Brides at a special ceremony organized by Chabad in Kiryat Malakhi, for 28 Russian immigrant couples who wanted to be remarried according to Jewish tradition, March 11, 1991. (Vered Peer). From the Dan Hadani Archive, Pritzker Family National Photography Collection at the National Library of Israel.

And in addition to everything else, there were the Palestinians. Terror created a common cause and forged an Israeli identity for the newcomers. But fear was compounded because the immigrants largely rode buses; they couldn’t afford private cars.

While the “Russians” are now sometimes criticized for their rightist and anti-Arab politics, it is difficult to discount the impact of those early years on the “Russian” experience in Israel.

My personal story focuses on the Hebrew University.

The influx of Russians brought a wave of scholars and would-be scholars. These were human encyclopedias — especially on Russian history and culture — yet with little knowledge of Judaism and Jewish history. The Hebrew University had a large army of professors in Russian Studies, and, although there were never many students, during the Cold War, its function had been to research issues on Soviet-Jewish persecution, as well as Jewish history in Russia: the Bund and Jewish radicalism, and, of course, the history of Zionism in Eastern Europe. The professors were like Yekes, yet nonetheless warmly greeted the Ostjuden; they often drank coffee with us at Beit Belgia or another campus café.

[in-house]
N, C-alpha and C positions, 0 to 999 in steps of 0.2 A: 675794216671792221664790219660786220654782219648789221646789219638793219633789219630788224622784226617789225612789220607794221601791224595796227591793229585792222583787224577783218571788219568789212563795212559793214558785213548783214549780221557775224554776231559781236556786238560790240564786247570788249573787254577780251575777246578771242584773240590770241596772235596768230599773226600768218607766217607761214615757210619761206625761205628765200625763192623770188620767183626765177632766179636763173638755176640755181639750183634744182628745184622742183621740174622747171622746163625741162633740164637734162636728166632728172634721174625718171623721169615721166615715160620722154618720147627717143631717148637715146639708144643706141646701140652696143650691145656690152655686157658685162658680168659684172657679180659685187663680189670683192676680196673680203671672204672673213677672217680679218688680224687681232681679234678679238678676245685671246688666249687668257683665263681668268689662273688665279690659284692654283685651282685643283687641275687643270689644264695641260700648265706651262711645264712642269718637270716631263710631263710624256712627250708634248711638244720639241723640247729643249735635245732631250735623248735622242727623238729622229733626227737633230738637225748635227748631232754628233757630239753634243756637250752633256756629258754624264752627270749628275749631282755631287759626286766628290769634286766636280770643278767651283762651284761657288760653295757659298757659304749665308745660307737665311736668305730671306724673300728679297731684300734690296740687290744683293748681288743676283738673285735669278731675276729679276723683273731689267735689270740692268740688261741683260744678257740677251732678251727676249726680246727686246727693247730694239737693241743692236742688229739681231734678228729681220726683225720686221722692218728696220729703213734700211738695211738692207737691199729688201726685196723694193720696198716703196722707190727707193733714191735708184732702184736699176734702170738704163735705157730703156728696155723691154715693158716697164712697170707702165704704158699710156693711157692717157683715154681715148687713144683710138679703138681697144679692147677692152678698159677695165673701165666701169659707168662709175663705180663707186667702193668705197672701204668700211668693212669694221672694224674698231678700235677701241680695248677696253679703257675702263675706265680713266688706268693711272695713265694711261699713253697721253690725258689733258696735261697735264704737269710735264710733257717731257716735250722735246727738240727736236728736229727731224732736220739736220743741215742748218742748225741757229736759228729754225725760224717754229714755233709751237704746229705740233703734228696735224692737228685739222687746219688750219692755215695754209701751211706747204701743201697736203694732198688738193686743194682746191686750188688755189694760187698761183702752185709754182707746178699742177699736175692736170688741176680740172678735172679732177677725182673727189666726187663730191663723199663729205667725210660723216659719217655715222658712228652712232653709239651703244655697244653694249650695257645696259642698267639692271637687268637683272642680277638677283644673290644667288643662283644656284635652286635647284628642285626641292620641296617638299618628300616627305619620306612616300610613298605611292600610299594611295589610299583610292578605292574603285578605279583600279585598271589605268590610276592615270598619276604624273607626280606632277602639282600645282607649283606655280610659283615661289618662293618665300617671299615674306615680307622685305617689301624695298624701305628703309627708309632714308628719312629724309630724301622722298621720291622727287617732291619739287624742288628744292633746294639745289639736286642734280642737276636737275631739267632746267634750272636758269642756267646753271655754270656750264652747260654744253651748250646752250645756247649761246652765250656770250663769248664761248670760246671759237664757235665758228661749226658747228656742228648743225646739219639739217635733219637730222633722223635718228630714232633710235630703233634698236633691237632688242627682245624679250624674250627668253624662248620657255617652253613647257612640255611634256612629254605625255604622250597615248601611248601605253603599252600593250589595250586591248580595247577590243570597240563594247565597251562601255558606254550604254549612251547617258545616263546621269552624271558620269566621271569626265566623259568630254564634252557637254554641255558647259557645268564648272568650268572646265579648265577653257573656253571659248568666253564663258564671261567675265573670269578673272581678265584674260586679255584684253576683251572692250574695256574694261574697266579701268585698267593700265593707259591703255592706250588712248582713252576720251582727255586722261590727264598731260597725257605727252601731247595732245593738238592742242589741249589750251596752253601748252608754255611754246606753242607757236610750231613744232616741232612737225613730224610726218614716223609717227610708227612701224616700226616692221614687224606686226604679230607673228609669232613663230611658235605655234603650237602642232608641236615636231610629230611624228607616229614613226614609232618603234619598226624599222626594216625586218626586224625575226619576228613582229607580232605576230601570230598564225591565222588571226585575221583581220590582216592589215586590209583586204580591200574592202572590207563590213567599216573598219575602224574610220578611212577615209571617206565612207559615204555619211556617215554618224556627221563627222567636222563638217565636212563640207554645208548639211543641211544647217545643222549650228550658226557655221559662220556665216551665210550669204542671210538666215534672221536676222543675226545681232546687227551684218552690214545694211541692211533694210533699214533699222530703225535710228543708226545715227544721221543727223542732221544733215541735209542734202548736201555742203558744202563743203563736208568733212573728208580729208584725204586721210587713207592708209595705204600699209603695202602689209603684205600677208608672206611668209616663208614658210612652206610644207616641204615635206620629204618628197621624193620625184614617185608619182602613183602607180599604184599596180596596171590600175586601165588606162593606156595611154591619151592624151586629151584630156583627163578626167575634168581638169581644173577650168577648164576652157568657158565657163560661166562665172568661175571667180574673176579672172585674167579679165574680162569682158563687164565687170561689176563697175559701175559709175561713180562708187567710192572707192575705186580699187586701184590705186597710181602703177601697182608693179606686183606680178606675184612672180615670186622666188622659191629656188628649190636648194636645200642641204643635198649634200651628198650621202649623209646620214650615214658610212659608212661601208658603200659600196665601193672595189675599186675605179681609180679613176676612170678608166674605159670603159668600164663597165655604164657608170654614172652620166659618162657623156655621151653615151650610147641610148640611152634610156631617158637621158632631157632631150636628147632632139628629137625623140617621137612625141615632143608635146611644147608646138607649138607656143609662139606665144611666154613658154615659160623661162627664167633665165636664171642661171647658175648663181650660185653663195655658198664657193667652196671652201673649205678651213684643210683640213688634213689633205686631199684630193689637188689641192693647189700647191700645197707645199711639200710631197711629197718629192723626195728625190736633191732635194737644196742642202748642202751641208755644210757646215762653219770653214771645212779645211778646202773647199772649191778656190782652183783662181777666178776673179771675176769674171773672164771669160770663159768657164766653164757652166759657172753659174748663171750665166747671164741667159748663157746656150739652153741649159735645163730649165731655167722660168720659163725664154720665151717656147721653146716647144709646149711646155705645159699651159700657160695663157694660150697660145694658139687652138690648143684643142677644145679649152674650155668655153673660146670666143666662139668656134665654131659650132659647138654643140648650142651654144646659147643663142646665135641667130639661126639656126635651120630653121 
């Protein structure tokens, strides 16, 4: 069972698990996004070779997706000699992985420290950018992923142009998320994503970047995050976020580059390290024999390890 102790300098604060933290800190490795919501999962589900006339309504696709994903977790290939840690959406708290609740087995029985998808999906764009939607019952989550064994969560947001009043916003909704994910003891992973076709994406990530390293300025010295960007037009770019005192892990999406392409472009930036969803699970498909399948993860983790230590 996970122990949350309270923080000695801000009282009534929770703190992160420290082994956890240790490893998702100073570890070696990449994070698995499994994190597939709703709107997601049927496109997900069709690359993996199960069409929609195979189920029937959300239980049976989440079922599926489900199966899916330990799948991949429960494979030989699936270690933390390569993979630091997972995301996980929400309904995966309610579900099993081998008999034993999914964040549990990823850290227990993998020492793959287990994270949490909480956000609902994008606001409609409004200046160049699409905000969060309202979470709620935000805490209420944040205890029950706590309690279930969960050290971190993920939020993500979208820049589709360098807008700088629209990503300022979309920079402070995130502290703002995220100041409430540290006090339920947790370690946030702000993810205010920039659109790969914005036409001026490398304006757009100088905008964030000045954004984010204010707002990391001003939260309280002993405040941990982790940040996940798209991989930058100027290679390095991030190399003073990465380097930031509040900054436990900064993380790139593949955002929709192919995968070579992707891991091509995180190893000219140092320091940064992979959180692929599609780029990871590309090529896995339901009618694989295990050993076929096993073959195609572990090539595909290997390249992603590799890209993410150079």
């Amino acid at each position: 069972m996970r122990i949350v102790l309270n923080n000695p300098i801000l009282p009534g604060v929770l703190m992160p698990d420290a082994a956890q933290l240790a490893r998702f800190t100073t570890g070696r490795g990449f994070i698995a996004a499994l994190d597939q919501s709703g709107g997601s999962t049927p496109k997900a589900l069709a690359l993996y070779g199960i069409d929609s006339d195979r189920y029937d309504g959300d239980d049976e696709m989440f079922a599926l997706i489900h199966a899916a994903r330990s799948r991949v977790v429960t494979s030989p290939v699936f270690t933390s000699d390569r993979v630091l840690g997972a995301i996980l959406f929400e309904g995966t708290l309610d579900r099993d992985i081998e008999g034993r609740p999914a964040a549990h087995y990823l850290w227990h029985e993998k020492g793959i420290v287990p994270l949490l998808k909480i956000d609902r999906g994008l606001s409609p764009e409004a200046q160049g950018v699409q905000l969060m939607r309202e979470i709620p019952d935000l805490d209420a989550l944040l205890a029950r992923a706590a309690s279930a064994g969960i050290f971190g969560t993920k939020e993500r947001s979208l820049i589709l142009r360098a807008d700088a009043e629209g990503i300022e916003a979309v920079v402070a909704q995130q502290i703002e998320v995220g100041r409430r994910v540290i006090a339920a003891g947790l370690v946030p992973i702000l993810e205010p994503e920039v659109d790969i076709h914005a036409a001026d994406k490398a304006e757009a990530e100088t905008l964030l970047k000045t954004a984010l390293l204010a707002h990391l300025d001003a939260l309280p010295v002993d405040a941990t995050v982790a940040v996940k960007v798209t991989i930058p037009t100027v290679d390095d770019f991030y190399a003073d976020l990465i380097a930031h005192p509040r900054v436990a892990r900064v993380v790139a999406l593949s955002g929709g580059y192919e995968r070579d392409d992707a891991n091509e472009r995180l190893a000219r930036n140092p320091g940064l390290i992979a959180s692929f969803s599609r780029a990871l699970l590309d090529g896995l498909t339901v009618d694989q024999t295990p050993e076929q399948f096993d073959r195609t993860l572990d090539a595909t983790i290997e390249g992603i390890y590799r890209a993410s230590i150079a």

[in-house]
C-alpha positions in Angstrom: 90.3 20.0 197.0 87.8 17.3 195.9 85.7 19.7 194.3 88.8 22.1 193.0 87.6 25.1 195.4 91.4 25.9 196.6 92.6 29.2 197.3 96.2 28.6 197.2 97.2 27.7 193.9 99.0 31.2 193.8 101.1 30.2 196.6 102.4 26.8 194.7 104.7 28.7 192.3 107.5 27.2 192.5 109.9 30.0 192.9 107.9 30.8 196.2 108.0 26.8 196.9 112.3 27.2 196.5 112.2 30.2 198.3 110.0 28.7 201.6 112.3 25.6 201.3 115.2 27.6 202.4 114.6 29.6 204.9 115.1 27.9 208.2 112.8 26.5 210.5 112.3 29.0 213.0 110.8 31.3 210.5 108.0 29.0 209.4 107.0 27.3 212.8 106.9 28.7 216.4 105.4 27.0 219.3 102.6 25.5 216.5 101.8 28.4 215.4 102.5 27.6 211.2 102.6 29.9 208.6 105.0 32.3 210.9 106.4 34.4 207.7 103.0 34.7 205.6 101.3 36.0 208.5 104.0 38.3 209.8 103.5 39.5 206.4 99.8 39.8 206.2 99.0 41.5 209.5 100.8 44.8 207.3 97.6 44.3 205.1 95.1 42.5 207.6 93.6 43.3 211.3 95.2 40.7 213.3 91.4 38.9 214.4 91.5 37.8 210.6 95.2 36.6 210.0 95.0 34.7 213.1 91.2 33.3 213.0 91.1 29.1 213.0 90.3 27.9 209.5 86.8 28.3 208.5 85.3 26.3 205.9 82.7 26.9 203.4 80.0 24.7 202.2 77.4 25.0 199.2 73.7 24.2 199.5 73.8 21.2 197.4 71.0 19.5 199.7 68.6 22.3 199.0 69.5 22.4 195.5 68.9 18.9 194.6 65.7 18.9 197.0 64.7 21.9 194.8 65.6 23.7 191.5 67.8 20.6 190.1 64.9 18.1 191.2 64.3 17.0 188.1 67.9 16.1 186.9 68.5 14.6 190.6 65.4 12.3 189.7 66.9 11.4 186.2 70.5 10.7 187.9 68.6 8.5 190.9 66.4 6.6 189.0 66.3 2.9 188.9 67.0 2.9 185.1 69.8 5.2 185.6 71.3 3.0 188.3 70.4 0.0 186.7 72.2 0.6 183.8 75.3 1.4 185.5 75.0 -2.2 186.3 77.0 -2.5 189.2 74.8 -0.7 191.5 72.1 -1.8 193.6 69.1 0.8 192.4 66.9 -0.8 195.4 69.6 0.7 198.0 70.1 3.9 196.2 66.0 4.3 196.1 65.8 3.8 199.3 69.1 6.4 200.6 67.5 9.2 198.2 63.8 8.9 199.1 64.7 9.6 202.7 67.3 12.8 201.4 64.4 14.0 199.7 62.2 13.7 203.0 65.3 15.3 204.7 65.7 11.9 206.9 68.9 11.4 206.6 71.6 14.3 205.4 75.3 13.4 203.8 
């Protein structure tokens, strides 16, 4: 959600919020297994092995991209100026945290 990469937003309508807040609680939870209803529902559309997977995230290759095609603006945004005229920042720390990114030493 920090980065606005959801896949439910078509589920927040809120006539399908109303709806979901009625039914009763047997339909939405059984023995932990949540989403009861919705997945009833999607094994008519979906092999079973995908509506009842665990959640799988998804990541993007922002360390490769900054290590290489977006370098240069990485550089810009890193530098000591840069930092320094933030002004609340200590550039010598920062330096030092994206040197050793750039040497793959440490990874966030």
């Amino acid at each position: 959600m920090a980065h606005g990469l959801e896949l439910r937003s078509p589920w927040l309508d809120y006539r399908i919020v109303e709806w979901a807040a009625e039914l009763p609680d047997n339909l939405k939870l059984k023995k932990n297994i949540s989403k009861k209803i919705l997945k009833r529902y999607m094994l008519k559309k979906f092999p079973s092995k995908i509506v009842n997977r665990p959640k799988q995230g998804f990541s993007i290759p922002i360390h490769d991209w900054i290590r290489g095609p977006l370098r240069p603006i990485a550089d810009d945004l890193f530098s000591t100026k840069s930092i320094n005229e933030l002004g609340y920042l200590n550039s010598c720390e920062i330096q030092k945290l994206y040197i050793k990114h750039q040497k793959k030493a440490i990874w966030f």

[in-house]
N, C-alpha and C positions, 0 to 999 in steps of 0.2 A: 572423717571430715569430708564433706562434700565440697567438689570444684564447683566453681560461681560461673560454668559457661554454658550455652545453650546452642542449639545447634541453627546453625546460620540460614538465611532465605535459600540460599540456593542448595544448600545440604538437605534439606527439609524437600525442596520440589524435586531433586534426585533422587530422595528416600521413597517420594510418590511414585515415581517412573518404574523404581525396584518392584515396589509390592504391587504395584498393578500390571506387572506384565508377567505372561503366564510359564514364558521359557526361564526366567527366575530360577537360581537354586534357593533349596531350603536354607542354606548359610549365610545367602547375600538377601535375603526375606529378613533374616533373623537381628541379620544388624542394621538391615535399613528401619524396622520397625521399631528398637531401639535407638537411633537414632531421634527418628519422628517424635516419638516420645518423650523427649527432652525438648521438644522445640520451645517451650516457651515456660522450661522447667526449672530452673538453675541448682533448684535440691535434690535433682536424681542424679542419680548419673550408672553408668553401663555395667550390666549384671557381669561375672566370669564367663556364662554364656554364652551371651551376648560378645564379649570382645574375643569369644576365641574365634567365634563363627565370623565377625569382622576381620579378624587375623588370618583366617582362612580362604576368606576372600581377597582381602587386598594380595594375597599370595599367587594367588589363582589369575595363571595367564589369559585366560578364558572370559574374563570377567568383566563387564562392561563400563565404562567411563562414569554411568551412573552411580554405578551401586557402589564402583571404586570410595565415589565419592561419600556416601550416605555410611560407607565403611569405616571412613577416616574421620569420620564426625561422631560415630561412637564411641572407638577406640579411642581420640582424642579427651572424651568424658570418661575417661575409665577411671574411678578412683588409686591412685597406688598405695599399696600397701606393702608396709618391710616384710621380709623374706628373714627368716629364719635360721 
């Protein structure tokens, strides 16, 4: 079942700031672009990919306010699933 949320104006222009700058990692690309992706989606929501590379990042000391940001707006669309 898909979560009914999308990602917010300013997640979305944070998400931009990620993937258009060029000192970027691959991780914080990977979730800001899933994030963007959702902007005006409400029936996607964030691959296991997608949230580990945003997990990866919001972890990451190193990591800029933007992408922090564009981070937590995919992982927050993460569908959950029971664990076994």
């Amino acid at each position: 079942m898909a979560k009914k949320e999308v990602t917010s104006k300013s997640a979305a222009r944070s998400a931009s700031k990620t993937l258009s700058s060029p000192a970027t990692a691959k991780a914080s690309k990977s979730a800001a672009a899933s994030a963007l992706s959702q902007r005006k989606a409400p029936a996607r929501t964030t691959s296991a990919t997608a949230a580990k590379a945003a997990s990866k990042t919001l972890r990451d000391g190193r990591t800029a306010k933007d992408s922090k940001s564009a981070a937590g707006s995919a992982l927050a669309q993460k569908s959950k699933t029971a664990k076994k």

Dashevsky, at the Hebrew University of Jerusalem, overlooking the Old City, 1990. From the Institute of Jewish Studies St. Petersburg; available via the National Library of Israel Digital Collection.

The academic successes that emerged from this injection of new blood surpassed expectations. It was an auspicious moment: rare archives in Russia suddenly opened, and thanks to the internet, collaboration across continents and disciplines started in earnest. Within a few years, a dozen fine dissertations had been written.

What was life really like for us Russianists? This was not the stuff of musty rooms and dusty books. Russian Studies in Israel was punching out of real life. The city of Jerusalem fueled our feverish efforts with its hastily erected Russian bookstores and cheap Russian restaurants. It was easy to find a bowl of borsch, 50 grams of vodka, black bread, and kapusta (sauerkraut) for merely a few shekels.

Famous Russian author Yevgeny Yevtuschenko signs a book for then-Israeli president Chaim Herzog at the Jerusalem International Book Fair, 1993 (Zeev Ackerman). From the Dan Hadani Archive, Pritzker Family National Photography Collection at the National Library of Israel.

Inspiration came from people, from the energy of the moment.

I have to admit, however, that studying liberal arts was risky then (as it is now). We tried to ignore how difficult it would be to find jobs, but our parents, husbands, and wives never ceased to worry about us and themselves. We accepted our fate, while others made different choices and started to make real money. The next generation would seek well-paying jobs in business and computers, but we embodied a different set of values; books, ideas, and esoteric knowledge gave us a powerful feeling of self.